Courtesy of Freedbanz and Epic Records

July 3, 2020

TEST SPIN | Black Empowerment in Future’s ‘High Off Life’

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Future’s releases represent one of the most successful discographies in the rap world.  He has officially topped the US Billboard 200 album charts seven consecutive times with his debut of High Off Life and is arguably one of the best  rappers alive.  His music helped birth an entire movement and subgenre within rap, not only further defining the genre but also pushing it to the front and center of popular music.

For decades, rap has stood as a tool for black empowerment.  Many rappers focus on violence, conflict and drug dealing careers that they were taught within their often neglected urban communities.  This is largely due to the fact that these avenues are all too frequently the only way for a Black dreamer to move up in economic standing, and consequently move up in authority.  A lack of government support, sympathy and education has affected Black America for generations.  In part because of his past prominence trapping and luxury lifestyle straight from having nothing, Future has been able to become one of the shots that shine as a flare to other aspiring rappers.

He lightly touched base on the recent events mainly by posting his prayers for the Floyd family and directing his audience toward voting resources.  Rappers have responded to varying degrees such as Lil Baby similarly tweeting “I’m Just Tired Of My Kind Gotta Be The One To Die” and Gunna posting that “It’s hard celebrating a #1 album when the world is hurting” to others seemingly abstaining from commenting on the issue entirely like in the cases of Nicki Minaj and even Kendrick Lamar.  Cardi B was part of the initial push for justice that came immediately after Floyd’s death, offering condolences but also calling followers to action and urging justice for Floyd’s family and beyond.

Some have honed in on the racial disparities that the black community faces daily, including Chance The Rapper and Tyler, the Creator who have been consistently, relentlessly bolstering forces for change through their platforms over the past few weeks, whilst Denzel Curry has imparted his own thorough stance regarding the pursuit of justice to his fans on Instagram alongside a vintage pic of the Black Panther Party.  Tee Grizzley’s newest album The Smartest operates in a hoodstrong, gun-toting and drug-dishing fashion that tells his whole story, from before doing time to owning the iced out jewelry that he does today but he has also simultaneously attached imagery of these modern day protests to a song about police brutality on the production.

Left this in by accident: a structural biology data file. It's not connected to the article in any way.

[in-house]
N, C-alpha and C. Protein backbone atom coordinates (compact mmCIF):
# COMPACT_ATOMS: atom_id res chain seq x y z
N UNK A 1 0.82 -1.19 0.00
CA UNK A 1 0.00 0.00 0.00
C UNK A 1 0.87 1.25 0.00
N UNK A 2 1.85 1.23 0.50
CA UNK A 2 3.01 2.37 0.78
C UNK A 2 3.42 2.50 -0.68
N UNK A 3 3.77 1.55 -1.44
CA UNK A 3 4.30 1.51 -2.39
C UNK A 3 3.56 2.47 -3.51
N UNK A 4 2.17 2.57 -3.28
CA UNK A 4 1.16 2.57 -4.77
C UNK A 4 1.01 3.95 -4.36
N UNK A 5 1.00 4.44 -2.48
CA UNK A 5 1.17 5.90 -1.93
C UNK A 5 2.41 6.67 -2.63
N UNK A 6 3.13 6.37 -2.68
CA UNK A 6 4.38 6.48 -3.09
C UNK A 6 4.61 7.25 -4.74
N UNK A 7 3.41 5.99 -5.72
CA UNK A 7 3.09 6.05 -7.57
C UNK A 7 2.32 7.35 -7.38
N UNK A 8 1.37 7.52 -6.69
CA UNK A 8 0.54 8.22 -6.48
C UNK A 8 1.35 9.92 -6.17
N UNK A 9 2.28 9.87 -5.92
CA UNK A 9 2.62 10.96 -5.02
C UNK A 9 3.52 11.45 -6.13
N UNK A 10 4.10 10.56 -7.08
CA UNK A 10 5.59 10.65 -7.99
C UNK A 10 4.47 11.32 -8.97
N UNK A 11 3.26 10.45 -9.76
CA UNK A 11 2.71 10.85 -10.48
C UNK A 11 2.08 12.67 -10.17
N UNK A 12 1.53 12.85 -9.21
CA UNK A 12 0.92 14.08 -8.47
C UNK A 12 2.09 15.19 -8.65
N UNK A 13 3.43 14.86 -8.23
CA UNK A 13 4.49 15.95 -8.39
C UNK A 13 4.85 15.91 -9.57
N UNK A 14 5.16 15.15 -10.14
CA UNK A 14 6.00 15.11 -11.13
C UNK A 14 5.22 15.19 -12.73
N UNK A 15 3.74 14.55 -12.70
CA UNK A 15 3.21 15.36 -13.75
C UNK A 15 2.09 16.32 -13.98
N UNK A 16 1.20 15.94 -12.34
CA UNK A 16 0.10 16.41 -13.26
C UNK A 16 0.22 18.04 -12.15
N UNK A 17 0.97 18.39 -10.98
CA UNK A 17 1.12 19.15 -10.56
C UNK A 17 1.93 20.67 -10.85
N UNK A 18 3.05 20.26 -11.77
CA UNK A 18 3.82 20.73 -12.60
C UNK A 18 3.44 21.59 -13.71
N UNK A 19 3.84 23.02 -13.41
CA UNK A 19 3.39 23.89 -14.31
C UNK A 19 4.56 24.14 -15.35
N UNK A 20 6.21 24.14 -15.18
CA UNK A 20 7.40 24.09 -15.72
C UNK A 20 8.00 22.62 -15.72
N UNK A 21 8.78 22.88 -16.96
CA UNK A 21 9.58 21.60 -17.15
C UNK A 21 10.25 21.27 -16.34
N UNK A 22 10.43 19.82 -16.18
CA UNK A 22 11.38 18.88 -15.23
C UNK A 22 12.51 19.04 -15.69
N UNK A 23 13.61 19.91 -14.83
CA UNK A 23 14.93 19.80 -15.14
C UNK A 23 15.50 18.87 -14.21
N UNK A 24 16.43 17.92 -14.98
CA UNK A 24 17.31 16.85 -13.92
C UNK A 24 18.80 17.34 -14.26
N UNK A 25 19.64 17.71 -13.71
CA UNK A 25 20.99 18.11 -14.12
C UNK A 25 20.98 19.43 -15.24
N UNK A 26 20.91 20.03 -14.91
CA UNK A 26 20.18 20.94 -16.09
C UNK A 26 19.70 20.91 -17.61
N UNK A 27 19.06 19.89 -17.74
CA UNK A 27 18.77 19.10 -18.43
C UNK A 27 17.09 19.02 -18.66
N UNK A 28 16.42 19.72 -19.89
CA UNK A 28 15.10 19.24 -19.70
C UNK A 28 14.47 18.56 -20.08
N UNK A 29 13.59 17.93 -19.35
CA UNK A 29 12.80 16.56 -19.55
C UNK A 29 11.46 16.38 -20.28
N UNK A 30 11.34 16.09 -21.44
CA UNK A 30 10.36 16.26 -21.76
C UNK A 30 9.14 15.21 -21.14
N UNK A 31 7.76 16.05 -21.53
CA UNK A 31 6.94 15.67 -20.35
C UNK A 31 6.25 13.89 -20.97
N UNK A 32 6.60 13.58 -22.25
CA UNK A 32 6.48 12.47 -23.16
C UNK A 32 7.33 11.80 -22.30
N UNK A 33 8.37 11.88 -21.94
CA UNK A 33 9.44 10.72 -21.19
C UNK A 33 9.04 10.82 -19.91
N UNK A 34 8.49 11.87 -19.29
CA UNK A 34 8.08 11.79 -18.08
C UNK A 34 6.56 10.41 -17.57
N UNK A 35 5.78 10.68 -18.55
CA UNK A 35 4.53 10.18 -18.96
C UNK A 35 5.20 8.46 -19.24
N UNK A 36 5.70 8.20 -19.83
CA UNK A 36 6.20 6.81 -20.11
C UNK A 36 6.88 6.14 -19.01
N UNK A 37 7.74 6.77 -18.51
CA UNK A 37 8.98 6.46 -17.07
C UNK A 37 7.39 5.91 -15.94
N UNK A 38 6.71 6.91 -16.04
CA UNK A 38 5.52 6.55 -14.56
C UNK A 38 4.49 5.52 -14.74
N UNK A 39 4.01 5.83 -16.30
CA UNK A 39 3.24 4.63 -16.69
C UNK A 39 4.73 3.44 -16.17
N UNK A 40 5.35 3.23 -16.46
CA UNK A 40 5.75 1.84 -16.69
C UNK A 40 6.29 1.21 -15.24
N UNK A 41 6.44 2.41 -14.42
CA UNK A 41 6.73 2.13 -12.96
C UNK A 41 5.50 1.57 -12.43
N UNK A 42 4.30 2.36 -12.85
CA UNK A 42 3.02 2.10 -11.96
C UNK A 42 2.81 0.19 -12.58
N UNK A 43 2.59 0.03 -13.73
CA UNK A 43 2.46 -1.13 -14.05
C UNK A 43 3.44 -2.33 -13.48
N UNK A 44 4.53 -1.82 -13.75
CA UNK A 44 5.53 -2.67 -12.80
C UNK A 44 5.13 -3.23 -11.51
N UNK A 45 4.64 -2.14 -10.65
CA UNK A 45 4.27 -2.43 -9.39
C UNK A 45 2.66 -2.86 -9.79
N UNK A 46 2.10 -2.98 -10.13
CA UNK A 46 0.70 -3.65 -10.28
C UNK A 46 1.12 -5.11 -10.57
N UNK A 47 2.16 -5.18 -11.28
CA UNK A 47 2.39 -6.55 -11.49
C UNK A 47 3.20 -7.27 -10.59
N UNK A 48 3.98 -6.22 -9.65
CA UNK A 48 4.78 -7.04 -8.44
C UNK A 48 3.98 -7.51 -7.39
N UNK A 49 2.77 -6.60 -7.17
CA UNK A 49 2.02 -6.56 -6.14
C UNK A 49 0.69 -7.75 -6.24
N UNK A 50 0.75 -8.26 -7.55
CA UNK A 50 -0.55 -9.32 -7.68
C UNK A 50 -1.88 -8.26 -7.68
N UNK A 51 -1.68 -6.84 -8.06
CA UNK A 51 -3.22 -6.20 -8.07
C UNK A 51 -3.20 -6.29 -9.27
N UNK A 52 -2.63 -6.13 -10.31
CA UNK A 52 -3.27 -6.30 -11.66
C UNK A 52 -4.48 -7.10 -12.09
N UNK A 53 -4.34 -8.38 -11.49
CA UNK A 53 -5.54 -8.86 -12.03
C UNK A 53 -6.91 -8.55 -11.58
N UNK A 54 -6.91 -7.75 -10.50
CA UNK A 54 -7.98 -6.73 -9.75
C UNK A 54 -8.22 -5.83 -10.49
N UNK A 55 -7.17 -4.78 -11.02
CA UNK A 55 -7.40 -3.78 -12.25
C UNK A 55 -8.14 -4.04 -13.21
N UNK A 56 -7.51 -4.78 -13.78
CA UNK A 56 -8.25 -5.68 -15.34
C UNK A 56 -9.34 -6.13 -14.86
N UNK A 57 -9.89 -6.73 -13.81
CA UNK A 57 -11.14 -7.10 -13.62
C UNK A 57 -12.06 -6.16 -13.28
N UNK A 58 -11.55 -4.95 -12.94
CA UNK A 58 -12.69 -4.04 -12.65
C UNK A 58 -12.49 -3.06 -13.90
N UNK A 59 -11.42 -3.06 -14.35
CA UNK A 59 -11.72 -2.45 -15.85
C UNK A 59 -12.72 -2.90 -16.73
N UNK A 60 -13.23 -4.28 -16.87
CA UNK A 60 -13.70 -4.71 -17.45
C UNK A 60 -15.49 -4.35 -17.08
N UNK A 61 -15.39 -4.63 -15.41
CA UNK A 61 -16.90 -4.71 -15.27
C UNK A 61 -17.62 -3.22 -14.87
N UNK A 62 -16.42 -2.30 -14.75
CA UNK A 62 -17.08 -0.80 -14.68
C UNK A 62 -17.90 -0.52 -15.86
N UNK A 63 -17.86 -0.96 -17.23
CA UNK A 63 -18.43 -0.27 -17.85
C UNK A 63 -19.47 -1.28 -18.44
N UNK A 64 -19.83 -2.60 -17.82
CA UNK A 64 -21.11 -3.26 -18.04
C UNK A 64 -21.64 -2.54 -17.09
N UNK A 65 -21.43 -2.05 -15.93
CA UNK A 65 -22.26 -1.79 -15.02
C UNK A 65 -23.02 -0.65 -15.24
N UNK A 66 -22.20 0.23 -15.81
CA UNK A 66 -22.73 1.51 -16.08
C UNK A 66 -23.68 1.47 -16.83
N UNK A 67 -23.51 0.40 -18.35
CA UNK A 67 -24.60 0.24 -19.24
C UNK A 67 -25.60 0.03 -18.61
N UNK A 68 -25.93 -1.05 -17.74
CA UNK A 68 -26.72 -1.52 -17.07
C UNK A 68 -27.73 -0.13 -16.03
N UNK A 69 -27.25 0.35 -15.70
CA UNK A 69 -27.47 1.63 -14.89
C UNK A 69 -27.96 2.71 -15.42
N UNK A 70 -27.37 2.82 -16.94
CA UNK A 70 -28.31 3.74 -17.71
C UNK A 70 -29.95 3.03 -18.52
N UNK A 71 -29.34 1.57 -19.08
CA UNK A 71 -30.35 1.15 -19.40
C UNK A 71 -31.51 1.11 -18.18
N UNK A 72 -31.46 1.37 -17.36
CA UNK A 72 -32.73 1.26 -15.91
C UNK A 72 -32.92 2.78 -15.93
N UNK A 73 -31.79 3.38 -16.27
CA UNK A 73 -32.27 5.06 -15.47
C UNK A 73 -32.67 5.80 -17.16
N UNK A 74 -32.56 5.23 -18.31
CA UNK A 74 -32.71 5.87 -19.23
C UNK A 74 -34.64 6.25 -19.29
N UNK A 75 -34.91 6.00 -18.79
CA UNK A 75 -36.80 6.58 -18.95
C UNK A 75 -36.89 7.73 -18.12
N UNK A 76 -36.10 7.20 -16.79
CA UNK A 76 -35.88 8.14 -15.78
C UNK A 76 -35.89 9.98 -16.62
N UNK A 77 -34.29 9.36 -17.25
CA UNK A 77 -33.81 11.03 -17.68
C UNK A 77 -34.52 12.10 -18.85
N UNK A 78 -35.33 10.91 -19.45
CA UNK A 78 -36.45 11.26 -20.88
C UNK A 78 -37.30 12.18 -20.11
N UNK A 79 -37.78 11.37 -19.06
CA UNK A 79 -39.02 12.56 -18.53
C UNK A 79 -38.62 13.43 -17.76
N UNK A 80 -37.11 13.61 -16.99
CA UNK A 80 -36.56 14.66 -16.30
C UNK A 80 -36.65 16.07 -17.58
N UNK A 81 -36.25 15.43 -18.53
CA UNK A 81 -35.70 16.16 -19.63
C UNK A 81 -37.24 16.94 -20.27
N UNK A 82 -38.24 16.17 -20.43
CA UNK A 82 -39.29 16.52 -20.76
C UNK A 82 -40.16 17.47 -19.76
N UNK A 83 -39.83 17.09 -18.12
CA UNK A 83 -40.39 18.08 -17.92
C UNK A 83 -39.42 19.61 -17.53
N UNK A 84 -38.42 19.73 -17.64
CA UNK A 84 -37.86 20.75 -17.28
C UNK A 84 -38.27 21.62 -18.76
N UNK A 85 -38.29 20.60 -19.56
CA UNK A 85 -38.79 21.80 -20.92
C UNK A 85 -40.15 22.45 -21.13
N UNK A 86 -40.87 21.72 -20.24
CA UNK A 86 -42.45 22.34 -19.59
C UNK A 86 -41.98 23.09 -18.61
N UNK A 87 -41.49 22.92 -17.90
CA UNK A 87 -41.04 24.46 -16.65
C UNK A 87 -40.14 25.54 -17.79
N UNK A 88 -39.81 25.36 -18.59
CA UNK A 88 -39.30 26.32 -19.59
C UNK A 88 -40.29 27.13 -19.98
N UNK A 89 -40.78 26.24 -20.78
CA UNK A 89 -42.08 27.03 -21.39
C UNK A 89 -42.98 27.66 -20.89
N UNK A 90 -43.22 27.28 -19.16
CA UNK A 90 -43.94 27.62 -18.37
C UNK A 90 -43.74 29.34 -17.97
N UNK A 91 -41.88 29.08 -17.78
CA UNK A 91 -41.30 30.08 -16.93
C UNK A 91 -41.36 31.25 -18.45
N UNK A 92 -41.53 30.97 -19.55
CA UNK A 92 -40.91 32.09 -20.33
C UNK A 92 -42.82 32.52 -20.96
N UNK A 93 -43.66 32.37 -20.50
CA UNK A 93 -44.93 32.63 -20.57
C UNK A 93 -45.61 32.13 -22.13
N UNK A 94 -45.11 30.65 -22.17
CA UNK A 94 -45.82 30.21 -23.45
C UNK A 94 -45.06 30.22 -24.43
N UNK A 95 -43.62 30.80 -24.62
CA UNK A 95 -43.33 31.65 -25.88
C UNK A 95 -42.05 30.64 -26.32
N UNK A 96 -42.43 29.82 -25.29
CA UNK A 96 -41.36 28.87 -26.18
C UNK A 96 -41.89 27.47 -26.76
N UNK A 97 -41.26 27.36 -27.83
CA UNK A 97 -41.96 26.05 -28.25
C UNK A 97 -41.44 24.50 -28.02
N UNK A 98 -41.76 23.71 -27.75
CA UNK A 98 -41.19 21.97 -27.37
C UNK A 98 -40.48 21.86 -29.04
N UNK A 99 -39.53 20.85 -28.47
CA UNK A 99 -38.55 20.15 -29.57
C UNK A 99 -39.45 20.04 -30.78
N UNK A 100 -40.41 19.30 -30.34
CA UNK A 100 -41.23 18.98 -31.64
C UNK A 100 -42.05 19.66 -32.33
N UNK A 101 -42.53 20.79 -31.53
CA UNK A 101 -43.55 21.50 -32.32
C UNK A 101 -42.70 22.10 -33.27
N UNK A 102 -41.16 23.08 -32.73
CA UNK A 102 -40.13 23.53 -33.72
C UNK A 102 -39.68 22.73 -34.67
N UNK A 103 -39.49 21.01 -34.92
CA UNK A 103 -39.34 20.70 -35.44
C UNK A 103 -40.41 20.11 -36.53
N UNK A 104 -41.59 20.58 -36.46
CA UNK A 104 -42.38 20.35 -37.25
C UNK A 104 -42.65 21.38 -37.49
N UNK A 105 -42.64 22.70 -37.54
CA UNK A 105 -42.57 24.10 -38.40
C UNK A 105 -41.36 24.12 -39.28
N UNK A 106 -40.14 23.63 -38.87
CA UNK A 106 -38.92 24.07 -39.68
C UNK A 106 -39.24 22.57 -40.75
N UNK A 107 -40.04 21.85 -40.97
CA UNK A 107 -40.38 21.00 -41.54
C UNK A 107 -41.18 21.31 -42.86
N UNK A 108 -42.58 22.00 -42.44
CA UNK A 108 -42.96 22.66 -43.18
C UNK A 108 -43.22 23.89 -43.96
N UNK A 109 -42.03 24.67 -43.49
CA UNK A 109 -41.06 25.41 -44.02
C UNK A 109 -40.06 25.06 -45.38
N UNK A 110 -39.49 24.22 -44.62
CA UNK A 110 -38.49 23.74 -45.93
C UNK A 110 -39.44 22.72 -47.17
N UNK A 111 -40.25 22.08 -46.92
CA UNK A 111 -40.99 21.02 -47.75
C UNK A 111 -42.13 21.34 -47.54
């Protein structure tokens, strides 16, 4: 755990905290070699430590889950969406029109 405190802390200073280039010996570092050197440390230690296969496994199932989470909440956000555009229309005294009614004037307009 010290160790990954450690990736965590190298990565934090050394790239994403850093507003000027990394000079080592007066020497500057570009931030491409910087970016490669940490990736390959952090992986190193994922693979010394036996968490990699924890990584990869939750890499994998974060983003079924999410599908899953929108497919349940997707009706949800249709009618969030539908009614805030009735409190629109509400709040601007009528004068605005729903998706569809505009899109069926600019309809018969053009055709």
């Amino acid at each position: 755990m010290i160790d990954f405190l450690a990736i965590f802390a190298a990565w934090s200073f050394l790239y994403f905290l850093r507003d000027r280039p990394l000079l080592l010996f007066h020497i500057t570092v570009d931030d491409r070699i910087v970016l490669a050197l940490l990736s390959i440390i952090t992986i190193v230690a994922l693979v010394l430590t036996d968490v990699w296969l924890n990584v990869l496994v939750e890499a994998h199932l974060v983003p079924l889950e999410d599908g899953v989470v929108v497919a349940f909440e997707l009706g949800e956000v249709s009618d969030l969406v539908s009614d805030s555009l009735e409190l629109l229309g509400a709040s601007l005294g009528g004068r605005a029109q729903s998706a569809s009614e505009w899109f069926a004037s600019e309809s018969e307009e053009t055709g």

And finally, J. Cole stirred the pot by initially not pursuing commentary akin to other mainstream icons like Kendrick — but he did decide to put out his “Snow On Tha Bluff” rebuttal when Noname criticized rap leaders for not speaking up.  Though J. Cole’s tone was perceived as a somewhat condescending, potentially diluting the issues rather than bolstering solidarity efforts, “Snow On Tha Bluff” raises an important concept to consider: The rappers that have been exposed to opportunistic, sometimes deadly lifestyles for years have an undeniable power in their ability to tell the rest of the world how hard it can be to make it big, achieve financial fortitude or even survive as a Black American.  Regardless of what they do or say now, individuals like Future, Tee Grizzley and Kendrick Lamar have been advocating for the struggles of Black America for the lengths of their entire discographies.

The work that got Future to the point where he lives in comfort nowadays takes the spotlight in High Off Life.  “Trillionaire” (feat. YoungBoy Never Broke Again) is an anthem that establishes Future’s aim to become a trillionaire now that he is so rich as a millionaire.  Yet many other tracks like “Up The River” recount harder times when Future “came from nothin’,” worked with “some partners, they gon’ send you up the river (Dead)” and made his fortune from dealing dope on the streets.

“HiTek Tek” is a stormy brew for strategic street assault plans.  Future warns that he comes “straight out the trench” and lists off his tools from weaponry to narcotic supply, and it urges succumbing to a vicious, moody mode of operation.  An overwhelming feeling of rising power is seeping from the edges of this enthusiastic ballad of fortitude.